Outcome test for bias. Researchers empirically tested whether federal prosecutors engaged in ethnic prejudice against Chinese-named defendants by conducting the outcome test, which is based on the following idea: if federal prosecutors engage in ethnic prejudice against Chinese defendants, the cases against Chinese defendants will have higher probabilities of being dismissed in court or acquitted by jury.

Differential application of EEA. Researchers found that, between 1996–2021, Chinese-named defendants were, on average, indicted on 2.6 more counts than defendants of other ethnicities. They were, however, found guilty on 26.8% fewer counts and 24.1% fewer EEA-related counts compared to defendants with non-Chinese names.

Comparing defendants who were Chinese Americans with those who were Chinese nationals, researchers found that U.S. citizenship does not give Chinese Americans any statistically significant advantage in prosecutorial decisions in the application of the EEA.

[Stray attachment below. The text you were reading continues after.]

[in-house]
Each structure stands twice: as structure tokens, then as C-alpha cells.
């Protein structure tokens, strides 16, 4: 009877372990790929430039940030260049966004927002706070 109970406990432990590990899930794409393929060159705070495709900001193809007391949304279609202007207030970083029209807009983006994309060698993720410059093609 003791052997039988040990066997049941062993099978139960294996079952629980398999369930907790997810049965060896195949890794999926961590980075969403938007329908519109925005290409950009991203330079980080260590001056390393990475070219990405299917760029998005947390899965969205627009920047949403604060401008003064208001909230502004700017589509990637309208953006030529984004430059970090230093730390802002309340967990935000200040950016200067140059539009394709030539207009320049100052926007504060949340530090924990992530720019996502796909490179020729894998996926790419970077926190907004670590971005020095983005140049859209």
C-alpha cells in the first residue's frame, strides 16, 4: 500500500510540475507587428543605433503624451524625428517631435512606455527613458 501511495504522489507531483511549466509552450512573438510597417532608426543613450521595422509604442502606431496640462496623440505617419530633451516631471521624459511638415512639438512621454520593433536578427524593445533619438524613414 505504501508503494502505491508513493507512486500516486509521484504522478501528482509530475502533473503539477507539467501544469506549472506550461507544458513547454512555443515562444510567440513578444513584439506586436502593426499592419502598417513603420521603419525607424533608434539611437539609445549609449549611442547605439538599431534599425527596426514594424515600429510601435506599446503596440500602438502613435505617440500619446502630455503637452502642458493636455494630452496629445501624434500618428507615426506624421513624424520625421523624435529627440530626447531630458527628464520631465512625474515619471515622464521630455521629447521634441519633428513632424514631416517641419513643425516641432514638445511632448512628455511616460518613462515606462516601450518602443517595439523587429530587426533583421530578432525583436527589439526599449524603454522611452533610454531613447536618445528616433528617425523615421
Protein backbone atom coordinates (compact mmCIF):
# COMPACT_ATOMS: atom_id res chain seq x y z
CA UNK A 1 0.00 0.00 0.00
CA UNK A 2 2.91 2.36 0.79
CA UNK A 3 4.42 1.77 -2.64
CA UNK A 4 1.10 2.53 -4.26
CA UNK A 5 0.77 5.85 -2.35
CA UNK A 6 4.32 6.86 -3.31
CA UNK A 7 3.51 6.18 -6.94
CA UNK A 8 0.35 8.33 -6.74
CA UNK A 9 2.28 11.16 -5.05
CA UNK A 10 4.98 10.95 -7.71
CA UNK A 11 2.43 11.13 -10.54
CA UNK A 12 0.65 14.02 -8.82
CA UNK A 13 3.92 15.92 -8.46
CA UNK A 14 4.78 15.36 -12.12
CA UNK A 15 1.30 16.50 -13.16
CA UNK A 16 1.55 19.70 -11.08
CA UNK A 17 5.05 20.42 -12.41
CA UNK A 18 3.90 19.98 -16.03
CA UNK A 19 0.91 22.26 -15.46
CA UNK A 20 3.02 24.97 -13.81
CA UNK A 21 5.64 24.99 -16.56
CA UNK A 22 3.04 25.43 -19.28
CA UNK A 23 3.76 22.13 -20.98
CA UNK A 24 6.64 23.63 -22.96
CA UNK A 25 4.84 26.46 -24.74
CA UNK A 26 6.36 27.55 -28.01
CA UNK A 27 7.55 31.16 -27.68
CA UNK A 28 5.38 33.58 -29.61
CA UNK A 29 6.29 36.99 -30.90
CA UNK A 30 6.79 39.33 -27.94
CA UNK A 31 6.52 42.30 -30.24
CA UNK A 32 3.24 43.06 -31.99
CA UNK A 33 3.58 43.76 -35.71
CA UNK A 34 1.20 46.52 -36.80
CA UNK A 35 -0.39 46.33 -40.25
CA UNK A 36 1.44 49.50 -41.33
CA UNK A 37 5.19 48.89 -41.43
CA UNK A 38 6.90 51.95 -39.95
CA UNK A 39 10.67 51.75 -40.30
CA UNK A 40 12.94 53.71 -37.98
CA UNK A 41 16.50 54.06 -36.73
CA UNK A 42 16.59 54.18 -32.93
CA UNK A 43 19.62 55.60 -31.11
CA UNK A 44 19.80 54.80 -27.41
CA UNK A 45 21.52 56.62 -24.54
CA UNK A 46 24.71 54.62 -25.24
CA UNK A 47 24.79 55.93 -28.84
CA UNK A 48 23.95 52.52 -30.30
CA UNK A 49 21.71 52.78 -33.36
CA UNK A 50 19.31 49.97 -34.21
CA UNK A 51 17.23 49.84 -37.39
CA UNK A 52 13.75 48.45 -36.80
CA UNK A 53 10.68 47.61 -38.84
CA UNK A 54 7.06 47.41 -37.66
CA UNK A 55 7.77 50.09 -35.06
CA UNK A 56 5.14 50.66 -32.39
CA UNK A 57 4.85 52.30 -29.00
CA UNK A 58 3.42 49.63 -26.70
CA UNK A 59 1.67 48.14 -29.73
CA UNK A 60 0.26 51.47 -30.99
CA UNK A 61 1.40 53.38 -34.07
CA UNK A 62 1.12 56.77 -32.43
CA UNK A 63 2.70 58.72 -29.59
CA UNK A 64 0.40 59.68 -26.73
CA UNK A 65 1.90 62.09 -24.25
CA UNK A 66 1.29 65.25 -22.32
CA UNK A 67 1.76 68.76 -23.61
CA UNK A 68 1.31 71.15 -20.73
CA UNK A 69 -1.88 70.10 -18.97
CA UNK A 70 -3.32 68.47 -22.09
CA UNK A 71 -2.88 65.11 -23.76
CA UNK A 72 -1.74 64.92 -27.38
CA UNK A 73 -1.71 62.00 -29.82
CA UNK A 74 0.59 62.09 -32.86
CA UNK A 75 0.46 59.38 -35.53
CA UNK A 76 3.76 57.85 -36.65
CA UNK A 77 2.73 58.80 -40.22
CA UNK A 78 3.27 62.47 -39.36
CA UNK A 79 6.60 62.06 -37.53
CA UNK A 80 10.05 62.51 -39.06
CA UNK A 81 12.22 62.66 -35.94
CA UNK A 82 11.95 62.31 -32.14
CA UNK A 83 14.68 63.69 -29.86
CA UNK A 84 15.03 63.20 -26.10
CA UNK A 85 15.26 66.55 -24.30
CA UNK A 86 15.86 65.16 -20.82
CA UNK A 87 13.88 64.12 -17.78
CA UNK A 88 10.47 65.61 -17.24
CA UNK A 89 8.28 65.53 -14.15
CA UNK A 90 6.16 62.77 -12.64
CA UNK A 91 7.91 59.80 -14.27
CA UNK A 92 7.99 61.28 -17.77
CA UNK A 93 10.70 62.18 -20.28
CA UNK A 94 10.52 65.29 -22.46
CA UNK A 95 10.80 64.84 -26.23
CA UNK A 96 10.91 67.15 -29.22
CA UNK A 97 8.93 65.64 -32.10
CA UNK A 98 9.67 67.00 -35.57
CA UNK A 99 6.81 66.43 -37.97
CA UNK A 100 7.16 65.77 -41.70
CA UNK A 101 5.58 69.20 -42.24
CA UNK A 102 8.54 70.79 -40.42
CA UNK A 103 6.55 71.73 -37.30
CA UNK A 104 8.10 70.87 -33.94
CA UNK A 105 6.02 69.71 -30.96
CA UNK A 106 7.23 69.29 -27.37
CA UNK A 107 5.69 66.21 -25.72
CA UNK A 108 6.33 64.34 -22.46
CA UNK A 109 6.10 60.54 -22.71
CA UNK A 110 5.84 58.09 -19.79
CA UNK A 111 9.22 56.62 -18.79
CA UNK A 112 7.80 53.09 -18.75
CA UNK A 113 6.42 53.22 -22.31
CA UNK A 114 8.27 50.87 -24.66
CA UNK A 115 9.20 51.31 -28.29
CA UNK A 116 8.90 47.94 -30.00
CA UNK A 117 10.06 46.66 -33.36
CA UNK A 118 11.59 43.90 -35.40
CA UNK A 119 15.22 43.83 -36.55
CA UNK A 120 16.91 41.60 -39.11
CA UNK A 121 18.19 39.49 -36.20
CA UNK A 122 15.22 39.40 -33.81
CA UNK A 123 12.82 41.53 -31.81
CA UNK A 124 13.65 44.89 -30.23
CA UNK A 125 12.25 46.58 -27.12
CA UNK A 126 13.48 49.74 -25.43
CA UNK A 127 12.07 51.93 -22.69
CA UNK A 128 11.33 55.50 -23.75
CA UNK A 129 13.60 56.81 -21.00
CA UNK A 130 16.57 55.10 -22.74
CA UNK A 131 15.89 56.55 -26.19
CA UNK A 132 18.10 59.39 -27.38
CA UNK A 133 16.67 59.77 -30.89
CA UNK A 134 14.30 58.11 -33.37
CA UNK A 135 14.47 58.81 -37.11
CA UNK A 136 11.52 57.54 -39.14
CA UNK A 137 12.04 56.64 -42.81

Dismissals and acquittals. Chinese-named defendants were 13.2% more likely to have their cases dismissed or acquitted compared to other defendants, and 13.5% less likely to be found guilty of EEA-related charges than defendants with non-Chinese names. Despite harsher indictments, therefore, defendants of Chinese heritage won acquittals or had their cases dismissed with greater frequency.